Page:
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membered that she had an important engagement
with a rich man. We breathed a sigh of relief and
settled down to the coffee and liqueurs and to listen
to Ivan's stories. After a few liqueurs everyone else
remembered some stories, including myself, and the
party continued till the early hours of the morning.
I decided to do a series of water-colours of cafes
and street scenes, and have an exhibition in London.
Every day I did a drawing which I took home and
painted from memory. I was astonished to find how
quickly one can train one's memory and after a few
weeks I could do them with perfect ease. I was
thinking of the pictures that I had done at Collioure.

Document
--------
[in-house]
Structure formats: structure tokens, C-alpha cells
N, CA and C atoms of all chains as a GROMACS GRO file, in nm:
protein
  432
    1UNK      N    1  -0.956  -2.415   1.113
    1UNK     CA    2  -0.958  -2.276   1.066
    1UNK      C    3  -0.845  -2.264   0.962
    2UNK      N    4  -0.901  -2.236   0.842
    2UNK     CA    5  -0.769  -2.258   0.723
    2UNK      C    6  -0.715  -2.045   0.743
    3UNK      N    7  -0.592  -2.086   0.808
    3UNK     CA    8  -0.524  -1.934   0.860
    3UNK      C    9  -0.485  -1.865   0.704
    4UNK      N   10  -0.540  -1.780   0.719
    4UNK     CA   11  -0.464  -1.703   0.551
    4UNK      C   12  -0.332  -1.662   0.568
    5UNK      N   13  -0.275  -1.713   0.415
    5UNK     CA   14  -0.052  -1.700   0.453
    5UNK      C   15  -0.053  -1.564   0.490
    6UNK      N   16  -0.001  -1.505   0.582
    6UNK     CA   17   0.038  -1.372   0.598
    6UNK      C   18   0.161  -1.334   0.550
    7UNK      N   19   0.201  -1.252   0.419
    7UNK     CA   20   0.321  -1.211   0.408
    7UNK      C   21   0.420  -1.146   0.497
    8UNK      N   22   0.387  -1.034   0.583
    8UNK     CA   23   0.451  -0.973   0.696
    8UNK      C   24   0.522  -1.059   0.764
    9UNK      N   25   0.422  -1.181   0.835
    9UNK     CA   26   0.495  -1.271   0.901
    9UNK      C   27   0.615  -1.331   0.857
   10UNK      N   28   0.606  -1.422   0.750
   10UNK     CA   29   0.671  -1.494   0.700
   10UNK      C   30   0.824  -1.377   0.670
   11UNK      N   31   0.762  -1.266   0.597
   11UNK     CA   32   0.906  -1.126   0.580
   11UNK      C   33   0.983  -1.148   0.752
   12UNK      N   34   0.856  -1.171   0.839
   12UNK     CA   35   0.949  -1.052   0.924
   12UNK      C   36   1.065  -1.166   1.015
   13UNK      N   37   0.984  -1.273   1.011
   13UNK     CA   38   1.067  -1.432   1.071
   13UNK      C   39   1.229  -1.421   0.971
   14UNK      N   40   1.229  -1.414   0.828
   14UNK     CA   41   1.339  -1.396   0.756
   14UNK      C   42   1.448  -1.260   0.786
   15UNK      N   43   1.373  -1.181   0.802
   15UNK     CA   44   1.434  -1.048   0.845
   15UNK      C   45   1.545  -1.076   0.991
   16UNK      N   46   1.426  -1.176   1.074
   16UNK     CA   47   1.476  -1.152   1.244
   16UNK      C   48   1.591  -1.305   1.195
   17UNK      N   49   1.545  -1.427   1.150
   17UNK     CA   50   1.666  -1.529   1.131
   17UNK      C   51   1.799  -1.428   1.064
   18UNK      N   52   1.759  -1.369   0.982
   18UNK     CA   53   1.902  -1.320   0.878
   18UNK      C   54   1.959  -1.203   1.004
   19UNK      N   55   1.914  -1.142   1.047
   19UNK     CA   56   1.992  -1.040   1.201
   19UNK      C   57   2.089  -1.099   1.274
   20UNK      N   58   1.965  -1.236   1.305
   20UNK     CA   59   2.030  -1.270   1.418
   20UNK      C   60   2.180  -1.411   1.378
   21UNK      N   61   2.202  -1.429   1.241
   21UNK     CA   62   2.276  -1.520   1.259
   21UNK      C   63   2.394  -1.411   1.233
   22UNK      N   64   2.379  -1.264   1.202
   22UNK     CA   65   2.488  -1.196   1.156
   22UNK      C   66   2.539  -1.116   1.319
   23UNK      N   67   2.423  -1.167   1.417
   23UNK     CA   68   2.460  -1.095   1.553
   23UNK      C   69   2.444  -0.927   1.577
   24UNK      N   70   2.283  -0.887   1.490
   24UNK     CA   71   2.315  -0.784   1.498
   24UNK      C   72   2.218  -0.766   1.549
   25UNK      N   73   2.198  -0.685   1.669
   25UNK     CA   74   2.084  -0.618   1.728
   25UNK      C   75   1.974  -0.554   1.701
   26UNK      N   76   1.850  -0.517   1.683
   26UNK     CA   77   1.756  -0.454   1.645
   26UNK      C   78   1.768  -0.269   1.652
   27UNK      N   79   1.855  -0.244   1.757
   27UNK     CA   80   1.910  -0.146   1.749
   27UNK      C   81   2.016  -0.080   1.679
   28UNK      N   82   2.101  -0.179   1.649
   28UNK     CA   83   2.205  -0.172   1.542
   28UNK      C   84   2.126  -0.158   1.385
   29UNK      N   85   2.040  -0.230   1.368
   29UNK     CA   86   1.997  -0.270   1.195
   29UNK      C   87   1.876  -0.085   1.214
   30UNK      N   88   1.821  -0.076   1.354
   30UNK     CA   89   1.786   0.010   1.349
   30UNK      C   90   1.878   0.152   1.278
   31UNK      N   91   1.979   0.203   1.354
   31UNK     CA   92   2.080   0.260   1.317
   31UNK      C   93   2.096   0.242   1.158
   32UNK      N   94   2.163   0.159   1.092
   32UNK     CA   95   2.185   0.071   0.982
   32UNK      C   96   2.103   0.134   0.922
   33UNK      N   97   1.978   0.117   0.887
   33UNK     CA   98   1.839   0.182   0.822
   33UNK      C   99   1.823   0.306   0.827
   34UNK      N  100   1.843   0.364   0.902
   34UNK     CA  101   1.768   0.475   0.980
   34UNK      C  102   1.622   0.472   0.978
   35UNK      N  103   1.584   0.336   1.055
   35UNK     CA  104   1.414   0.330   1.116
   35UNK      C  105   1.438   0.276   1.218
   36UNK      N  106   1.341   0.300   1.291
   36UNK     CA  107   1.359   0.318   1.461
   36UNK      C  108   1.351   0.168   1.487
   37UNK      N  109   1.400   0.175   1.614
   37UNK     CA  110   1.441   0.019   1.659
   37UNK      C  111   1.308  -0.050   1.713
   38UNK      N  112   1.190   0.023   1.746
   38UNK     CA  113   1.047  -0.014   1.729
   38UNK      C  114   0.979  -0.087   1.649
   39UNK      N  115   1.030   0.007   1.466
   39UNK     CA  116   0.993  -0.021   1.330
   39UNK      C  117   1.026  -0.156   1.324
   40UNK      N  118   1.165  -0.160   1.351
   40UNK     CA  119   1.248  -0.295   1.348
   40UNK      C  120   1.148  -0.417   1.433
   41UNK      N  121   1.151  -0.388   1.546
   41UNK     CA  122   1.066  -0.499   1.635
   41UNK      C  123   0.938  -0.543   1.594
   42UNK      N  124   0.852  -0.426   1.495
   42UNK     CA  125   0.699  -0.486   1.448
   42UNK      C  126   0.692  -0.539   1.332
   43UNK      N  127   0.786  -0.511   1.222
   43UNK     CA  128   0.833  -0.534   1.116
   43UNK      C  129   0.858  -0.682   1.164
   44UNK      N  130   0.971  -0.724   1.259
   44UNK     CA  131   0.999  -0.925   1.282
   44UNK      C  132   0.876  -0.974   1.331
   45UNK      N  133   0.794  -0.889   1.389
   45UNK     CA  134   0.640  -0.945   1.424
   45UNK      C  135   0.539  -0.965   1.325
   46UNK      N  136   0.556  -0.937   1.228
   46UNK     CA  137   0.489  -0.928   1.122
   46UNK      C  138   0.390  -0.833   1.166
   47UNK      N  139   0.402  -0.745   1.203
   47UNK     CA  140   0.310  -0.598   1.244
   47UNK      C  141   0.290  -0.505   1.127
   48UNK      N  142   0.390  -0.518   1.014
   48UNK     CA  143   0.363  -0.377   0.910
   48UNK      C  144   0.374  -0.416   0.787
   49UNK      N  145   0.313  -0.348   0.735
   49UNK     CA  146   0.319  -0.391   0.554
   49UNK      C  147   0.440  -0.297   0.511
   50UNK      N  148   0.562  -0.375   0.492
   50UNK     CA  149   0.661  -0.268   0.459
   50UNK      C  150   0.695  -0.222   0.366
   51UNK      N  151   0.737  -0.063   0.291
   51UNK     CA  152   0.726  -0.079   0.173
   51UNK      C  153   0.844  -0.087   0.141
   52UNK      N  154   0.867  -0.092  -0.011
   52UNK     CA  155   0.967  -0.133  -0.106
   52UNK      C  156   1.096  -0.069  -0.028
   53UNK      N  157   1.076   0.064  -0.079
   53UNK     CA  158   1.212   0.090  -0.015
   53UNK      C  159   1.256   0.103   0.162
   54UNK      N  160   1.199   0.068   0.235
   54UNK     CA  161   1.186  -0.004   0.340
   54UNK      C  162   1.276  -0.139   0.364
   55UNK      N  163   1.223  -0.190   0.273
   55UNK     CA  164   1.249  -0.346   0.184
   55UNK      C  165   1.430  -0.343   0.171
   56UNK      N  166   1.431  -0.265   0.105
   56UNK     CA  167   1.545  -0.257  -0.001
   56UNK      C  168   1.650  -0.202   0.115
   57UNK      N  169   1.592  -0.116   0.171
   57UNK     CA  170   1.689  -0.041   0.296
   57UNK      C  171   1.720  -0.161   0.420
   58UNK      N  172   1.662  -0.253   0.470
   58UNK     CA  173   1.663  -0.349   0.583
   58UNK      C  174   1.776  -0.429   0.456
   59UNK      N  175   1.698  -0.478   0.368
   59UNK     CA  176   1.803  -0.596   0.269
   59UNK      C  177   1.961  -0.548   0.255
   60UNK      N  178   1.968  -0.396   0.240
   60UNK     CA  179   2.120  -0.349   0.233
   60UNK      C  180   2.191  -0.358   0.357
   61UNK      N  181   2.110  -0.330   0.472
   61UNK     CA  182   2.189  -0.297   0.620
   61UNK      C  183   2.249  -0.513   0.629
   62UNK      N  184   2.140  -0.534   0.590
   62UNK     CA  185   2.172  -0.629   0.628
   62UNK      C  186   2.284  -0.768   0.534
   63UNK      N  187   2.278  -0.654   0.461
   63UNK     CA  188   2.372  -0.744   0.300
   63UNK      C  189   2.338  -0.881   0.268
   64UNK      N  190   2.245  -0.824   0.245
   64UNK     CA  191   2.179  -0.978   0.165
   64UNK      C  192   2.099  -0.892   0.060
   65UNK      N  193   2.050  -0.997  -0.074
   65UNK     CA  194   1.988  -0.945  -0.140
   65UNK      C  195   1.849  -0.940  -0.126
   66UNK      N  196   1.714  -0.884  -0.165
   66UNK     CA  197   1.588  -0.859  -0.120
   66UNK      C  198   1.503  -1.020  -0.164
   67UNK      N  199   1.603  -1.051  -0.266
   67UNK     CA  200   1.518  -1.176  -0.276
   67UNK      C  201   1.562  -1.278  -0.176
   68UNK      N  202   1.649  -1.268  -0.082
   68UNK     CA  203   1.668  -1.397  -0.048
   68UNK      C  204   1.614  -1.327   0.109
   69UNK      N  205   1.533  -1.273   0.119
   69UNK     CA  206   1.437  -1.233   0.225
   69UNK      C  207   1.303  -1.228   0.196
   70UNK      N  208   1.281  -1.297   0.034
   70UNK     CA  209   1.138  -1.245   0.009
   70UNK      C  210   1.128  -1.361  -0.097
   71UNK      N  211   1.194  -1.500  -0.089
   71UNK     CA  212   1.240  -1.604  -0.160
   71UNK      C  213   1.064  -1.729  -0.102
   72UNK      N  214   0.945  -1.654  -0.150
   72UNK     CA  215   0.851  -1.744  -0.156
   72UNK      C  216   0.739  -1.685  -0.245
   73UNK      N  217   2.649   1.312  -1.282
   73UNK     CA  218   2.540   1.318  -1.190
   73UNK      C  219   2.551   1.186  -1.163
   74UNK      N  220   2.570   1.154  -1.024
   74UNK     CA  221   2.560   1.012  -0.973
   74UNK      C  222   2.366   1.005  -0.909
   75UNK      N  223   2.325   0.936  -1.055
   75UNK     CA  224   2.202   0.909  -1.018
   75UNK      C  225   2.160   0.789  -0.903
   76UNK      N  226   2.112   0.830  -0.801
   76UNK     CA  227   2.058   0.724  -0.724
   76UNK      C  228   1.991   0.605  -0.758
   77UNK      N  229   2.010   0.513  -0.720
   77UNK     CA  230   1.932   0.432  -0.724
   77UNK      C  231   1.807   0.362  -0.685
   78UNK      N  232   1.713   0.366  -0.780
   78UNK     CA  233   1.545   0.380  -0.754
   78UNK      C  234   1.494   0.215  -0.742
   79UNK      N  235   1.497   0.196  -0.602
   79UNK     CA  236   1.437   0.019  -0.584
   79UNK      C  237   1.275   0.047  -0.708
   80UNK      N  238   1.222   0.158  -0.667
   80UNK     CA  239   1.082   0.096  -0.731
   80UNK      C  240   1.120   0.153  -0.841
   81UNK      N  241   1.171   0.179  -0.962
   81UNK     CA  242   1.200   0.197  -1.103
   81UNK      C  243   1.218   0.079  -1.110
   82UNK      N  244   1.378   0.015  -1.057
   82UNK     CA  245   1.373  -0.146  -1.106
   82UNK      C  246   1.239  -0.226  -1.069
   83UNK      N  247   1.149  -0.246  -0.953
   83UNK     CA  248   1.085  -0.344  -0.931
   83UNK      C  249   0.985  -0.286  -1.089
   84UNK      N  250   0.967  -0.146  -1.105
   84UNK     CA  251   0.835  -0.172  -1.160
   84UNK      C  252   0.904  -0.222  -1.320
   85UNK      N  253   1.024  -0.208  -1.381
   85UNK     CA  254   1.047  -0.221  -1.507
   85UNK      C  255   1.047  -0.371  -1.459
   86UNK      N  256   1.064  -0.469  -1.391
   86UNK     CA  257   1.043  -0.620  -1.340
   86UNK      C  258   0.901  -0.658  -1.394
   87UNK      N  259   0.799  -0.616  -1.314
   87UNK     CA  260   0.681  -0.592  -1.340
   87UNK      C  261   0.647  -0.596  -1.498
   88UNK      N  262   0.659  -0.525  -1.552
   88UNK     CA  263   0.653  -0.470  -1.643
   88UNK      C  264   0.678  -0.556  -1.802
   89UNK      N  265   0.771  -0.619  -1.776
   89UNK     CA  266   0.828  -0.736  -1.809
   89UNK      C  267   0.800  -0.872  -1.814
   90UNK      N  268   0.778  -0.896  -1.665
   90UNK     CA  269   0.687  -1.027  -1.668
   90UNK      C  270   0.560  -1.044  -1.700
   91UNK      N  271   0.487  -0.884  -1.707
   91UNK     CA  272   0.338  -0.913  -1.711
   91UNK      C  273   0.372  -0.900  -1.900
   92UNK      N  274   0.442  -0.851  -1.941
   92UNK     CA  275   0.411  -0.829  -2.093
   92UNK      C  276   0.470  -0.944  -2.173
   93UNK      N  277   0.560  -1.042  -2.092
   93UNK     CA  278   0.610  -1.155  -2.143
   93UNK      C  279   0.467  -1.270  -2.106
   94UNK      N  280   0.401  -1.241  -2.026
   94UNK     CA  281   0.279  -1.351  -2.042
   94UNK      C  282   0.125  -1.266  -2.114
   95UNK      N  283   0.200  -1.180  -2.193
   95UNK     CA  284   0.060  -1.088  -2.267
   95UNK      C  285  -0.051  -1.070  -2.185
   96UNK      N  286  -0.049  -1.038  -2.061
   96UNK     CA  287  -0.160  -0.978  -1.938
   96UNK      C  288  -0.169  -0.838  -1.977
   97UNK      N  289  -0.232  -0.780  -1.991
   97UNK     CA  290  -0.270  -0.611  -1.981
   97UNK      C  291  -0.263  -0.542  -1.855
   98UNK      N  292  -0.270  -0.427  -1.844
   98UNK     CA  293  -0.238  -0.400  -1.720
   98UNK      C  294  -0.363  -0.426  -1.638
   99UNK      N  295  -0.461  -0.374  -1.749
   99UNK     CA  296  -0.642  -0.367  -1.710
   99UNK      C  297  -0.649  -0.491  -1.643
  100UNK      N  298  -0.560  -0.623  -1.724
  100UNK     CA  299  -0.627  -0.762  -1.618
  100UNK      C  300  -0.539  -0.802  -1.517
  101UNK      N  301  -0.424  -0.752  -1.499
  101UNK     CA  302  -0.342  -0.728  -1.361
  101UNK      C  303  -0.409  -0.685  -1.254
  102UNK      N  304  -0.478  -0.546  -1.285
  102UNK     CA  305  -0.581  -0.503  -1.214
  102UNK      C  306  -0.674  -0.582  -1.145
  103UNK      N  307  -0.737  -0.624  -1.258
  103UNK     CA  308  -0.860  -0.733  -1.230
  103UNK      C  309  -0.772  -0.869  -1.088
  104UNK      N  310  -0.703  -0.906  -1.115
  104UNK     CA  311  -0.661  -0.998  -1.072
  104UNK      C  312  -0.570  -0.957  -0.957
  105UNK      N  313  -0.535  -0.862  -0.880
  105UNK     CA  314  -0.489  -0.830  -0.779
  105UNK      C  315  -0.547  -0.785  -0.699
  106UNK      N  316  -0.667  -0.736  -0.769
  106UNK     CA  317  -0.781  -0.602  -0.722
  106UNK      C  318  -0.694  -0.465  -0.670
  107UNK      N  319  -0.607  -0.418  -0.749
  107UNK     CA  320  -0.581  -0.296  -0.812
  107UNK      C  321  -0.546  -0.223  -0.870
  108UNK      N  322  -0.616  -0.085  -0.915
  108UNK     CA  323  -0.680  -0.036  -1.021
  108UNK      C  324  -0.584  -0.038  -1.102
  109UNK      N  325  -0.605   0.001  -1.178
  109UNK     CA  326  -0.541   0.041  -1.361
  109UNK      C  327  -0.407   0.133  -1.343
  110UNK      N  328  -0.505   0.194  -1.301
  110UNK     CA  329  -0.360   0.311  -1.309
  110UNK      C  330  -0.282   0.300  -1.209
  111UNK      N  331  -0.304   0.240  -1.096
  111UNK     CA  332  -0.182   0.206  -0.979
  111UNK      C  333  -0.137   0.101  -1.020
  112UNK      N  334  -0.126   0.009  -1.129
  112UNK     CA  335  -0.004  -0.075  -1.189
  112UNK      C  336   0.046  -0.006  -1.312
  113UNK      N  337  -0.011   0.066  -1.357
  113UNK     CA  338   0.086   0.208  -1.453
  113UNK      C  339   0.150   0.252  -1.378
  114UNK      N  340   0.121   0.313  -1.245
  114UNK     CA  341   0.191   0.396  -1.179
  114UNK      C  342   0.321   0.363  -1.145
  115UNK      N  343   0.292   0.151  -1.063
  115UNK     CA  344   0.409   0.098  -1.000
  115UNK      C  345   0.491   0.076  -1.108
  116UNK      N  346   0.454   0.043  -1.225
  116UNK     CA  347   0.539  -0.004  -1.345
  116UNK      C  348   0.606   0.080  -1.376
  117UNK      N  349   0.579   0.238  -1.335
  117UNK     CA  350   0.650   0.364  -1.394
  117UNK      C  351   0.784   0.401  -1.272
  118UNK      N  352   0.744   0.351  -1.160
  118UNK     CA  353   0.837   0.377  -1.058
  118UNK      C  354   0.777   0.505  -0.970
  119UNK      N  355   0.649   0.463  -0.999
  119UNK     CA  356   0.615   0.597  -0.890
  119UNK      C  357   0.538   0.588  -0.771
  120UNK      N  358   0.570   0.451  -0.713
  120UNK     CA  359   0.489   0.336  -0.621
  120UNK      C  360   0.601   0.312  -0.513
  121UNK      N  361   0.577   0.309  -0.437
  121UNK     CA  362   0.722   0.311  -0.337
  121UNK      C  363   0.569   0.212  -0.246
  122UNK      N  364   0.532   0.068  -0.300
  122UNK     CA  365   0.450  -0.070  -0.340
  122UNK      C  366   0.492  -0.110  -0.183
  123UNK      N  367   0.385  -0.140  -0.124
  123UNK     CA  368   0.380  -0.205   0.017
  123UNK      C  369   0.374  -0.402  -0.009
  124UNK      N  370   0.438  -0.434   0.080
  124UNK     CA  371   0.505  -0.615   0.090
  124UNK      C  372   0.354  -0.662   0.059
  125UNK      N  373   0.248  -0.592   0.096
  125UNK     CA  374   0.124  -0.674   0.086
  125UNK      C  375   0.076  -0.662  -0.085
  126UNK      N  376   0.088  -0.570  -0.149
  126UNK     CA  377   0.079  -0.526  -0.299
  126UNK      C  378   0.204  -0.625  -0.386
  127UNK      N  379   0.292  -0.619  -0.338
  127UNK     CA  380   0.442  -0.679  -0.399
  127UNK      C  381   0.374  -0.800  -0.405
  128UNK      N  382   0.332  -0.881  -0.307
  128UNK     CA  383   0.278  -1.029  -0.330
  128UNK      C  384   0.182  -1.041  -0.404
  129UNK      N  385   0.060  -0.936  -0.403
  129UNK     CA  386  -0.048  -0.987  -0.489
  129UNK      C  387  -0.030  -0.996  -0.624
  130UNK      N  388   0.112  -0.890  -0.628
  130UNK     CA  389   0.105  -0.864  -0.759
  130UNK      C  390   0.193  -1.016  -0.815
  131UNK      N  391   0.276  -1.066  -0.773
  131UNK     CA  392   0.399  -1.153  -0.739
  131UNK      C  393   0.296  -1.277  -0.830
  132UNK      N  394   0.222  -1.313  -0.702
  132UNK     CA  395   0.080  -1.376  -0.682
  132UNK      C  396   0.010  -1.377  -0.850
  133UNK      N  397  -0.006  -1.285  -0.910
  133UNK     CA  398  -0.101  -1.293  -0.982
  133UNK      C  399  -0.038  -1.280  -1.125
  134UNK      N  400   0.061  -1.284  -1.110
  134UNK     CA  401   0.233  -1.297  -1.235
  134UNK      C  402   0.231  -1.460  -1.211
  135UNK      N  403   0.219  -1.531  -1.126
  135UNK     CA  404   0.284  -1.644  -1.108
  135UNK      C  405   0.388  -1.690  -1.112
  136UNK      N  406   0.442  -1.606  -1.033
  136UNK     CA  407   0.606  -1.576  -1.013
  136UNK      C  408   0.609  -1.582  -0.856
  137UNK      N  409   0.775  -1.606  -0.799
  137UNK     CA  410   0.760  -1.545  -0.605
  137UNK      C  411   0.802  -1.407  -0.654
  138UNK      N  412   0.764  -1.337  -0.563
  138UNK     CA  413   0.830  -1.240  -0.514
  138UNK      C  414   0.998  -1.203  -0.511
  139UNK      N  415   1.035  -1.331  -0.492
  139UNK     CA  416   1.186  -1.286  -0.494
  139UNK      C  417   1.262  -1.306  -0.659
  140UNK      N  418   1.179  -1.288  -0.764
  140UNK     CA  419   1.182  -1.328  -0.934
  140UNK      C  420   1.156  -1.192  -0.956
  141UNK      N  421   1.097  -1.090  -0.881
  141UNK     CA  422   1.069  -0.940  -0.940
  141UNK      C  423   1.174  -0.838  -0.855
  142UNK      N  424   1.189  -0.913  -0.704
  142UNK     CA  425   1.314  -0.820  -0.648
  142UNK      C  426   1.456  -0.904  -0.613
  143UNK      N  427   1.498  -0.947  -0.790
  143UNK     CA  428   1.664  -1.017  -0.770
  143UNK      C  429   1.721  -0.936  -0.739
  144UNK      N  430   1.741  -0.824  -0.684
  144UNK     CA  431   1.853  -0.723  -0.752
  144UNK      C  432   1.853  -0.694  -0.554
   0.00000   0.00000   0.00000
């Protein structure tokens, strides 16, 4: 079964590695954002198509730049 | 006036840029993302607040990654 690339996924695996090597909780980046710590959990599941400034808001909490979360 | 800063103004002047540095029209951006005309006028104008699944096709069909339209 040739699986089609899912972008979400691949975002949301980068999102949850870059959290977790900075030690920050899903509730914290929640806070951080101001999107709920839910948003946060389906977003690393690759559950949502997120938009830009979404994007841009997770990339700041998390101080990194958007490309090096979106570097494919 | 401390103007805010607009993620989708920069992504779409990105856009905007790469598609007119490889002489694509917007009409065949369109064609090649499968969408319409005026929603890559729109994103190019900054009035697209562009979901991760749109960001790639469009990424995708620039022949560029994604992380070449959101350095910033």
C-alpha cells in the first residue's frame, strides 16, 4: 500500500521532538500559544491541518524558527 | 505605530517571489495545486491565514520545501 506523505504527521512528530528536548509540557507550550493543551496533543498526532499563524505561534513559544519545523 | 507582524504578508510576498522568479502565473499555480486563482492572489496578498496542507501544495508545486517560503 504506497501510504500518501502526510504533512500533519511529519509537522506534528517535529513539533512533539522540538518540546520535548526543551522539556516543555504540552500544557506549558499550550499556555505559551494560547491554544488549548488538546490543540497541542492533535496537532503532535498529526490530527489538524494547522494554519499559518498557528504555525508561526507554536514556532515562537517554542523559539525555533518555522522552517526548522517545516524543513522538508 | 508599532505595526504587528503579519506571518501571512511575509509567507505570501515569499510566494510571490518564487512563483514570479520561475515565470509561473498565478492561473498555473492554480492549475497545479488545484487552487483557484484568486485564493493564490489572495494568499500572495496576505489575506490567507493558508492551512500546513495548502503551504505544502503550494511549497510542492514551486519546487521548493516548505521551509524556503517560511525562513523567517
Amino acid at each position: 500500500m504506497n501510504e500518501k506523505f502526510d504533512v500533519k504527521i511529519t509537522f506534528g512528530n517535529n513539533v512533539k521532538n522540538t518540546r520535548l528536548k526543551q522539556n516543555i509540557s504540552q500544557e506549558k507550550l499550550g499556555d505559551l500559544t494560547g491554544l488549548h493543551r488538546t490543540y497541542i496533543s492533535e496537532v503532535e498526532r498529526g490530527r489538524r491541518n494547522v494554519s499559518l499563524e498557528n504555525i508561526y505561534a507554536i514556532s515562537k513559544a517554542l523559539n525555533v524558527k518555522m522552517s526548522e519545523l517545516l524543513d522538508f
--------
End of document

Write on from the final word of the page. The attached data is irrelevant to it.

I had about fifteen of them and decided that I ought
to go to London and try and make some money.
Walter Sickert had a house near Dieppe and I wrote
to him telling him that I was going to London by
Dieppe-Newhaven. He wrote asking me to stay
with him. I packed my pictures up and Sickert
met me at Dieppe. I did not recognize him at first
as he wore a sailor's peaked cap, oilskins, and a red
spotted handkerchief round his neck. He was
always difficult to recognize if one had not seen him
for some time. He might appear with an enormous
beard like a Crimean veteran or he would dress
himself in very loud checks and a bowler hat and
look like something off a race-course. We took a
taxi to Envermeu, where he had a house; it was
some miles away from Dieppe. We drove through
the forest of Arques, where there was a battle In
about 1600. The forest looked very beautiful, as it
was autumn, and the roads and the ground of the
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